Isaiah told us that the Messiah would not break off a battered reed. The picture that is used is that of a plant that has been beaten and battered. A reed often grows in the marshlands, where there is much water. It can be bruised in several ways. Picture a duck, coming down for a landing in the water, getting too close to the reeds on the way down, damaging one. Picture the wind during hurricane Isabel, damaging the growing reeds. Picture a hunting dog, sniffing out the ducks in the reeds.  Once a reed is bruised, it won’t stand up again. It is totally useless. What used to stand as protection for the ducks, now falls limp into the water. Such is the picture of many believers. They have faced the battles of the world, and lost. They have sought to stand courageous and proclaim the gospel boldly, but have been timid. They have tried and tried and tried to conquer some specific sin, but it continues to beat them down. As great as Jesus is, He is gentle to make sure that the reed doesn’t snap in two. He gently takes the reed and seeks to see it mended. It isn’t cast off by Jesus. It is helped. Perhaps this is you this morning. Sin has continued to haunt your soul. You plead and plead to Jesus for help. But, it lurks behind the corner. Just as soon as you think that you have mastered it, up comes another strong wind and it knocks you over. Know that Jesus is a gentle King. He will be patient with you. He won’t simply discard you.

Isaiah also tells us that the smoldering wick will not be put out. Picture a lamp that has been set to light the room. Now, if the oil is dry, or the wick is short, the flame is not much. In fact, it’s more smoke than it is flame. It is stinking up the place rather than lighting up the place. The easiest thing to do would be to blow it out and get a new wick and start over. But Jesus doesn’t do that. He takes the smoldering wick and nurses it along. He blows on it to get more oxygen to the flame. He puts more oil in the lamp. He adjusts the location of the wick, shields it from the wind. He gets is burning again. It is the picture of the believer who is losing his flame. Rather than putting the flame out, Jesus is patient. Jesus encourages the flame to ignite. Like Paul, Jesus says, "kindle afresh the gift of God which is in you" (2 Tim. 1:6). Stir it up! Keep on!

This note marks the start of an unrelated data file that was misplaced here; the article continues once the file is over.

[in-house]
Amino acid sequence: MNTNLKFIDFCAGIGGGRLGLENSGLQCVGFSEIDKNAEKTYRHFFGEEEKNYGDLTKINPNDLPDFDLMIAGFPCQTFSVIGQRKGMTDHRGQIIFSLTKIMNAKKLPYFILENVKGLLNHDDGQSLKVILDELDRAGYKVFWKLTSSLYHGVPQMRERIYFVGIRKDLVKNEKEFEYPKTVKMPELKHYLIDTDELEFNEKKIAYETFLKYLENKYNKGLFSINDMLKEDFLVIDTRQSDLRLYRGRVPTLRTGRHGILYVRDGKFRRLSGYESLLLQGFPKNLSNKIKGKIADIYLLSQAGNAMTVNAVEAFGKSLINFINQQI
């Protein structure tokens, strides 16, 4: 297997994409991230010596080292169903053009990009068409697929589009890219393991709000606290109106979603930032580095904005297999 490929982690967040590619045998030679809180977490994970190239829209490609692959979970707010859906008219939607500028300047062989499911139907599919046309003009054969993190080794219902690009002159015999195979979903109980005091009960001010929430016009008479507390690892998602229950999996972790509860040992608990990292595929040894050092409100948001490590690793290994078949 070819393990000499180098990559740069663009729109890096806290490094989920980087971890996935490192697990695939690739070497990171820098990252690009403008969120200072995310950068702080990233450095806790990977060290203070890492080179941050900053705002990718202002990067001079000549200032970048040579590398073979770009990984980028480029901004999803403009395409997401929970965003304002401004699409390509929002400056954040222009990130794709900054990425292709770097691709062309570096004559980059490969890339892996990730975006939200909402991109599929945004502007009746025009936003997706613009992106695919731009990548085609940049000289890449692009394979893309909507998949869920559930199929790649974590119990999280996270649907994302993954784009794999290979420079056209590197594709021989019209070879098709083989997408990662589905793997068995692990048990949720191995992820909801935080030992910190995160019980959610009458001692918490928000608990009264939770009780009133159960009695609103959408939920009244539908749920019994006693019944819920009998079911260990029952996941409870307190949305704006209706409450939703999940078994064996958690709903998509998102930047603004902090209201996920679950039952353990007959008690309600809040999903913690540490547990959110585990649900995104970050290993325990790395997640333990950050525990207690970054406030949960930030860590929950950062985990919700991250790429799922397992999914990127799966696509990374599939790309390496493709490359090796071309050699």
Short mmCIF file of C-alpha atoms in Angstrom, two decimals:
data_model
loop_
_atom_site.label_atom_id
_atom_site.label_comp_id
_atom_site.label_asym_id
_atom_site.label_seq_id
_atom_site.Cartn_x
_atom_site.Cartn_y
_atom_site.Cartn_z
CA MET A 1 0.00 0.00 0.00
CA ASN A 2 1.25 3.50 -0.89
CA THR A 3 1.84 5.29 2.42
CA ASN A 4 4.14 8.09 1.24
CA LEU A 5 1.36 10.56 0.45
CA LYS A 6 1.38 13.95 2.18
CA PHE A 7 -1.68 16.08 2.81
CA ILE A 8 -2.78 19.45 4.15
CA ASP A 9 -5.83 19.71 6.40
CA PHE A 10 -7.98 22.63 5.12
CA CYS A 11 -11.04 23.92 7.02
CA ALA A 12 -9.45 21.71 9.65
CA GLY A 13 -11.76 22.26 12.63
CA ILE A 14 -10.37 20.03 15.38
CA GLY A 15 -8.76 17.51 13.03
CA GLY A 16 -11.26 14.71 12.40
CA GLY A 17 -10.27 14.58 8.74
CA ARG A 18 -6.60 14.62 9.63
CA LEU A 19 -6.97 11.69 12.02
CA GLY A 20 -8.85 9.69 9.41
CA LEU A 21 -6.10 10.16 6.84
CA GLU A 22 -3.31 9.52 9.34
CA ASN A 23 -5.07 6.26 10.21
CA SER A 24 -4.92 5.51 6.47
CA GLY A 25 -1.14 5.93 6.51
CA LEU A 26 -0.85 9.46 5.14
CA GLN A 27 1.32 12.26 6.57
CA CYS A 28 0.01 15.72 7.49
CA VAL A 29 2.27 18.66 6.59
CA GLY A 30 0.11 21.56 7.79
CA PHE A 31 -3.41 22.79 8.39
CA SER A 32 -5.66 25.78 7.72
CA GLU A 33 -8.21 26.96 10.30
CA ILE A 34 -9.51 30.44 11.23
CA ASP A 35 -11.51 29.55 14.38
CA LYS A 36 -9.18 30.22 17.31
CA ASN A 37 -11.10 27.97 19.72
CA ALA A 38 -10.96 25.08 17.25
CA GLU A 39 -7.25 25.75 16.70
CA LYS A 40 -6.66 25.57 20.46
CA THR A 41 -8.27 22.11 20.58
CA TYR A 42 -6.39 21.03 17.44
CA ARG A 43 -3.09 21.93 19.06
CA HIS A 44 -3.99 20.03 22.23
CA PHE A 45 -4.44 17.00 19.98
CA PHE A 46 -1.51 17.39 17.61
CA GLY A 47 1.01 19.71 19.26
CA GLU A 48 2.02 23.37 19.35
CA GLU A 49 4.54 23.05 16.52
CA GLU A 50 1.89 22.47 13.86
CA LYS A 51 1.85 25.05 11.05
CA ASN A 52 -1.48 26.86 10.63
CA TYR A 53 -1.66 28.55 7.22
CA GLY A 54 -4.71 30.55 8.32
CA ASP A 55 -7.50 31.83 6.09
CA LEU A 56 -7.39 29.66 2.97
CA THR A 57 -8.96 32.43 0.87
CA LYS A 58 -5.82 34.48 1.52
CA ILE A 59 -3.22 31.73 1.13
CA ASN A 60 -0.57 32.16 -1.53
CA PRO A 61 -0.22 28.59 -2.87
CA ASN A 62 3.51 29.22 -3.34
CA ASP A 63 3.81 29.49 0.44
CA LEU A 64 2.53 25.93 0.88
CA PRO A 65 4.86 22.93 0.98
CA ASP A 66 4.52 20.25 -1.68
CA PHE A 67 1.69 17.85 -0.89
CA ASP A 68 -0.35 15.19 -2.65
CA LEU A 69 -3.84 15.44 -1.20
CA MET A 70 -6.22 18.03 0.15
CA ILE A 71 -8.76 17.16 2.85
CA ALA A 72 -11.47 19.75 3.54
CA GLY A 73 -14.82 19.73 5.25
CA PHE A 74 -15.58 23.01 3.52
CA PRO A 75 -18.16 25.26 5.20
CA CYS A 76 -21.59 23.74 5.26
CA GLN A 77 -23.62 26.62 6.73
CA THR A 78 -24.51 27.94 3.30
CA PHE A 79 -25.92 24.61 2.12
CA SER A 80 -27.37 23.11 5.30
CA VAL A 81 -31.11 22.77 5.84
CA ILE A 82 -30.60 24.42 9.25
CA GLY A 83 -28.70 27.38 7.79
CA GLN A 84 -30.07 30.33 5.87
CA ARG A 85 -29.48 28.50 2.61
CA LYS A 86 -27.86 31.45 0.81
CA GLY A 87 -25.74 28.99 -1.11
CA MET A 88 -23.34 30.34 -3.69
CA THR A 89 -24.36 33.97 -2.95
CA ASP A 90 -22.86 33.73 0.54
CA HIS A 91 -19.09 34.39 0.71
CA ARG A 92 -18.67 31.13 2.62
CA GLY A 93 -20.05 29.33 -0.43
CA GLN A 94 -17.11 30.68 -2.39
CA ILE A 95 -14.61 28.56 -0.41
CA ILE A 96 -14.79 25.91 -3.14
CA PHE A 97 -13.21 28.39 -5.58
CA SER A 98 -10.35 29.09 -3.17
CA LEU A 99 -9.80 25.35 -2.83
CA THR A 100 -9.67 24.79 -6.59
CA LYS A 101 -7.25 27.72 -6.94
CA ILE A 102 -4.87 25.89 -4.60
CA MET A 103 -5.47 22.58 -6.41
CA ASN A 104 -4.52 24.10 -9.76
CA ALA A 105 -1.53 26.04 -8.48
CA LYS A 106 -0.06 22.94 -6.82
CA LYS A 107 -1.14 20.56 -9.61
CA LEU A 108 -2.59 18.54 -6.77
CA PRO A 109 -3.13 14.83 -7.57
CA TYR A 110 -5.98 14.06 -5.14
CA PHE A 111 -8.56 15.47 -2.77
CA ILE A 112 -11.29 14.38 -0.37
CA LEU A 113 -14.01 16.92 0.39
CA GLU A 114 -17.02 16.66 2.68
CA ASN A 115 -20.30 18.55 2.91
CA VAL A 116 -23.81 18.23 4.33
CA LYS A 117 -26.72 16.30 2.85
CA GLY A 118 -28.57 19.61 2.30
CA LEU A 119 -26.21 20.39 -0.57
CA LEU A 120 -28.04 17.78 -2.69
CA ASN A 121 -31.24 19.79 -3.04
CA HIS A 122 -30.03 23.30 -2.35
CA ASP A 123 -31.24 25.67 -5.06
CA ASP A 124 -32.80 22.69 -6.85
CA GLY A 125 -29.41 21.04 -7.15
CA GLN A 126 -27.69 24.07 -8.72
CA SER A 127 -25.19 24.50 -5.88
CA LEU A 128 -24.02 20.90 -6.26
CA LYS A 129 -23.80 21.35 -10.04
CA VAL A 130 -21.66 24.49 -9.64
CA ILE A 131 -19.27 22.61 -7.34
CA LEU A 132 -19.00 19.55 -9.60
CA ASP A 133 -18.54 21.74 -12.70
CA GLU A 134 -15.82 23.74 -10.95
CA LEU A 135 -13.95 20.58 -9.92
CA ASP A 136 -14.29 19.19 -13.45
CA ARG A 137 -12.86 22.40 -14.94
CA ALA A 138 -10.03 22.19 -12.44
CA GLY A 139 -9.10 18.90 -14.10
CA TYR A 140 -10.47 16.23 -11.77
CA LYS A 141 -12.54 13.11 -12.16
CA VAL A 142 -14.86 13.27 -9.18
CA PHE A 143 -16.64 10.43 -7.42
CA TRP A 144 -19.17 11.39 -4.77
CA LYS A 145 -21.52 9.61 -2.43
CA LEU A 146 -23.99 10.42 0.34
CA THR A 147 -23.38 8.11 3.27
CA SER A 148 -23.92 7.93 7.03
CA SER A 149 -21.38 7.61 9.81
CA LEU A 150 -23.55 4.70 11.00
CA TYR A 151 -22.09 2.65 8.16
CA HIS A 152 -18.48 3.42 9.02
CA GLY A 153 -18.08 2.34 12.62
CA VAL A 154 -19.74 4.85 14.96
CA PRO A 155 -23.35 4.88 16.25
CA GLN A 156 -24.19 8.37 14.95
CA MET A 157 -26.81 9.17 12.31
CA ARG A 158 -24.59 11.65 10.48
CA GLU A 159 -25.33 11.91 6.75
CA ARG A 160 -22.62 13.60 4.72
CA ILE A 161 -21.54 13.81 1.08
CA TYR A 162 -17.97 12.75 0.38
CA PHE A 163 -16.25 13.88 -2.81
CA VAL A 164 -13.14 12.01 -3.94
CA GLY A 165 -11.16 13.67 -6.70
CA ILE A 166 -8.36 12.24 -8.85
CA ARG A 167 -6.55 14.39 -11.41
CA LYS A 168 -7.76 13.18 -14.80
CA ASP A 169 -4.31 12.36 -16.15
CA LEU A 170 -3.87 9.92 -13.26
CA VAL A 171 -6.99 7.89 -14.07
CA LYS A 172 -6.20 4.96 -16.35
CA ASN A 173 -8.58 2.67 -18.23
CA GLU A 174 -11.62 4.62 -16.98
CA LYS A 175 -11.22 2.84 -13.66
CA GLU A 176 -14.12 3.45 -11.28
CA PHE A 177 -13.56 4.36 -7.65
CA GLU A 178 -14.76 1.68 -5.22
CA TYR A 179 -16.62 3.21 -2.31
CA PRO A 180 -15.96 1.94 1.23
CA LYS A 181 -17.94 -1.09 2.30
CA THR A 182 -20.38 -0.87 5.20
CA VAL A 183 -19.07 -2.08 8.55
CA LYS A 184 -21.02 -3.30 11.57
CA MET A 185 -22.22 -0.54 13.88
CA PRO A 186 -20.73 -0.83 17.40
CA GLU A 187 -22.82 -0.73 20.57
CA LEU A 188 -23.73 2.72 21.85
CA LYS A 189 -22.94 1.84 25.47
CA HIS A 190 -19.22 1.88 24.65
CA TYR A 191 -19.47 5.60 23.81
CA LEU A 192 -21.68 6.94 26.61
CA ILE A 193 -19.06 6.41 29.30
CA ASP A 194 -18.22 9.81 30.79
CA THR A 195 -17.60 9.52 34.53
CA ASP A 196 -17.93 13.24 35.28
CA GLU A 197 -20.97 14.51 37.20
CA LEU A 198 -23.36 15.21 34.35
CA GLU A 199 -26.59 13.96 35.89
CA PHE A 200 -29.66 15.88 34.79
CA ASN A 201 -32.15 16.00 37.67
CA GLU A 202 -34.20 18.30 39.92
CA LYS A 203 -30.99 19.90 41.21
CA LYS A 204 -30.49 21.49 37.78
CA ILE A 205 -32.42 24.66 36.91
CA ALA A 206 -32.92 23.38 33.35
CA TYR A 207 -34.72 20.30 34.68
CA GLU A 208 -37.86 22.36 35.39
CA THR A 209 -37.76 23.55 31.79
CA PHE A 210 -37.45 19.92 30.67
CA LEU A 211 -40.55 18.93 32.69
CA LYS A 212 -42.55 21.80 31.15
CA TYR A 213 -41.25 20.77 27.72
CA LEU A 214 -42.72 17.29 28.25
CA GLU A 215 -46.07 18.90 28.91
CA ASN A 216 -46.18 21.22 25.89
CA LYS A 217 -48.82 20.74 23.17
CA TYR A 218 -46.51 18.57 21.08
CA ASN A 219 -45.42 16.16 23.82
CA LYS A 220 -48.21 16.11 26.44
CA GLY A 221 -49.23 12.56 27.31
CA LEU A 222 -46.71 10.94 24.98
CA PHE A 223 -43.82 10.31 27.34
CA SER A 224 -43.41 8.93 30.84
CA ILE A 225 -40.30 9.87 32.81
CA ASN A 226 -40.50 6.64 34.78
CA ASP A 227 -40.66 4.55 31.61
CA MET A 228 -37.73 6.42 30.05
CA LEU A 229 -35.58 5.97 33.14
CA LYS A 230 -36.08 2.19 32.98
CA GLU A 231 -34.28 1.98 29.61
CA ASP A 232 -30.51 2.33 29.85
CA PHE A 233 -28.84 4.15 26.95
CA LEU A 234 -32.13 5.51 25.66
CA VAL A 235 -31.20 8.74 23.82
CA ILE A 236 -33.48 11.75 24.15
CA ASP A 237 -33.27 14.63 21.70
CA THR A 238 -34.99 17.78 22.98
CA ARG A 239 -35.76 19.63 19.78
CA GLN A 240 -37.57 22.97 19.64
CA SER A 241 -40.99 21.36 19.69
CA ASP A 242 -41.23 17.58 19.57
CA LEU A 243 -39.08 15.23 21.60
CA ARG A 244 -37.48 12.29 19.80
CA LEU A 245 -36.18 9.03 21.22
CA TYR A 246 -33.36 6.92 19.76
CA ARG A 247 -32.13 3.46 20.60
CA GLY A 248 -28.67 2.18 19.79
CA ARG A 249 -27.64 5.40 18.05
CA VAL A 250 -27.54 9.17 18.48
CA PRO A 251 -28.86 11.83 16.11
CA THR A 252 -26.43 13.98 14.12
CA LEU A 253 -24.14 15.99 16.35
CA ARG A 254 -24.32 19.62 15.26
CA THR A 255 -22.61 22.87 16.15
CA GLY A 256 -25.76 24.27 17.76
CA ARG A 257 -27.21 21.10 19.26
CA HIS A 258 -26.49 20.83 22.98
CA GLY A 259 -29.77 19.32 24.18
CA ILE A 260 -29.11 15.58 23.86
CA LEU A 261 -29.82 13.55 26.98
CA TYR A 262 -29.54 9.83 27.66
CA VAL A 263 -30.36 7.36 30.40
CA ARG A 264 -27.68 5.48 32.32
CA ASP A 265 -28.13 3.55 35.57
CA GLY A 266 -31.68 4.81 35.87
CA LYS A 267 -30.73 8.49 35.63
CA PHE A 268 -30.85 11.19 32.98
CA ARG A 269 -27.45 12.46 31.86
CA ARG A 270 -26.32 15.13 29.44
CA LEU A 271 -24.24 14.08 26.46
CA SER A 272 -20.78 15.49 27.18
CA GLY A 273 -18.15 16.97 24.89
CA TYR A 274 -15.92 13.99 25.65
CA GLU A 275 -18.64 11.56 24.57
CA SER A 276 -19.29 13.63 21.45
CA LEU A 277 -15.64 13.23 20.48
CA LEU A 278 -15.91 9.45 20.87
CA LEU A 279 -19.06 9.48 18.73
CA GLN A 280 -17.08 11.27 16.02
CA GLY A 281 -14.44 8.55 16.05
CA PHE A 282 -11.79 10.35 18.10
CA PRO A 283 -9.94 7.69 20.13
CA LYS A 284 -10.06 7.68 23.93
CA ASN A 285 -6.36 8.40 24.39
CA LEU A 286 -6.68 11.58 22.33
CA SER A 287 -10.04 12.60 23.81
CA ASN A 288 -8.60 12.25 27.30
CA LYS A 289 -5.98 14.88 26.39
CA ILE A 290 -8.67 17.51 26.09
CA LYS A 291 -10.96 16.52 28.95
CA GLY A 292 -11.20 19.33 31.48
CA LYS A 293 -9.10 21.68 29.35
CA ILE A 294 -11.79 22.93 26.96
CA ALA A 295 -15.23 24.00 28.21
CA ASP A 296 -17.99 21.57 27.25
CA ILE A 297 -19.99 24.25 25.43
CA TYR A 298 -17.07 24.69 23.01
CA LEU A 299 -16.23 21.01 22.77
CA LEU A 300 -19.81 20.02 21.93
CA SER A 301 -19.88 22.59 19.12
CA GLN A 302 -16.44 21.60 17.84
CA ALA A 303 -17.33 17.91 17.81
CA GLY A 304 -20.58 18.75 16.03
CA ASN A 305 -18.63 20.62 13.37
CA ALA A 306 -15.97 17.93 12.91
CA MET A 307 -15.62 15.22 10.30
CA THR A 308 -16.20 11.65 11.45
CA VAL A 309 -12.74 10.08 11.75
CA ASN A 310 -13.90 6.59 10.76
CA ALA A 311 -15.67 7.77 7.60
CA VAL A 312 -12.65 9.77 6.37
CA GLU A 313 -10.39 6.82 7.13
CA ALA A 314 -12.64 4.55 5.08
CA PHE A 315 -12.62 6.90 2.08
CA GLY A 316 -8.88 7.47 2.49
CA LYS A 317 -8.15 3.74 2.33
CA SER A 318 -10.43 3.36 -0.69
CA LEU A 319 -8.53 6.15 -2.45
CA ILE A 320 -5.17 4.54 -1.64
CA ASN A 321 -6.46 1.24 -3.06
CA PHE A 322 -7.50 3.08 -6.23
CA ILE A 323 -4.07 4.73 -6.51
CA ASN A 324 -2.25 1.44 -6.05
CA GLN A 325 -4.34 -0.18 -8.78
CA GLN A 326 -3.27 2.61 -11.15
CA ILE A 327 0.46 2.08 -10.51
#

There are many in the church that often get dumped. I have seen it. Sinners in the church are despised! People often say, "I can’t believe that he turned to drinking again!" Or, they think, "I thought that she had conquered that sin. Well, I guess that she’ll never change!" Or, they condemn, "They can’t keep up with Bible reading! What use are they?" To those not coming every Sunday, the attitude is often, "They’re not committed to be here every Sunday! What sort of Christians do they think that they are?" Then when they do arrive, they are despised and looked down upon. Rock Valley Bible Church ought to be a place where repentant sinners feel welcomed.  Those sinners who are smoldering and need fanning should find that Rock Valley Bible Church will be there to help them.  Who fans them? The church! "Let us consider how to stimulate one another to love and good deeds, not forsaking our own assembling together, as is the habit of some, but encouraging one another; and all the more, as you see the day drawing near" (Heb. 10:24, 25). When struggling sinners are looked down upon, those struggling in sin stay away from the church, rather than coming to the church where the wick will be helped to burn. These are smoldering wicks that need fanning.

Christ is patient. He doesn’t put out the smoldering wick! Jesus has the final victory in mind: "Until He leads justice to victory." The victory came on the cross. But, we await the final victory when Christ will return again! And come, He will. He will be victorious. If finish with one last admonition...

Our Only Hope is in Him! (verse 21)

This is very simple. Verse 21, "In His name the Gentiles will hope." Isaiah is talking about us! We are in the Bible! We who hope in Christ are in the Bible! Jesus is your only hope. Yesterday in Men’s Equippers, we were looking at Peter’s response to the Jewish leaders who had arrested him for preaching the resurrection from the dead (Acts 4:3). Peter said, "There is no other name under heaven that has been given among men, by which we must be saved" (Acts 4:12). Jesus is the only way to God. There is no other. The only way is to renounce your sins and confess them and embrace Christ for all that He is in all of His fullness.  It is only then that you will find peace and rest and joy and contentment in this life. It is only then that you will know the joys of your sins forgiven and of your burdens lifted. You may very well hope in your righteousness or your church attendance or your Bible reading or your morality.  But such hope will fail you. Your only hope is in Jesus alone.

Recently, my son and I have been playing this computer game with each other. It is called, "Lego Racers." We race little Lego cars around this track. The screen is split in two. I am racing on top and he is racing on bottom. He almost always wins (which makes it fun for me). Along this track, there are floating Lego pieces called "power-ups." They empower you to do different things, such as shooting a bomb toward the car in front of you or leaving an oil slick behind your car to slow down your competition. One of the power-ups allows for you to "warp." When you "warp," your car goes very fast through the track and you can make up lost ground in a hurry when you "warp." Well, there are sometimes when we are racing that my only hope is to "warp" to catch up. It would be foolish for me to try to catch up by racing the course. I need a "warp." It is my only hope! So Jesus is your only hope! You need to trust in Him.

This sermon was delivered to Rock Valley Bible Church on September 21, 2003 by Steve Brandon.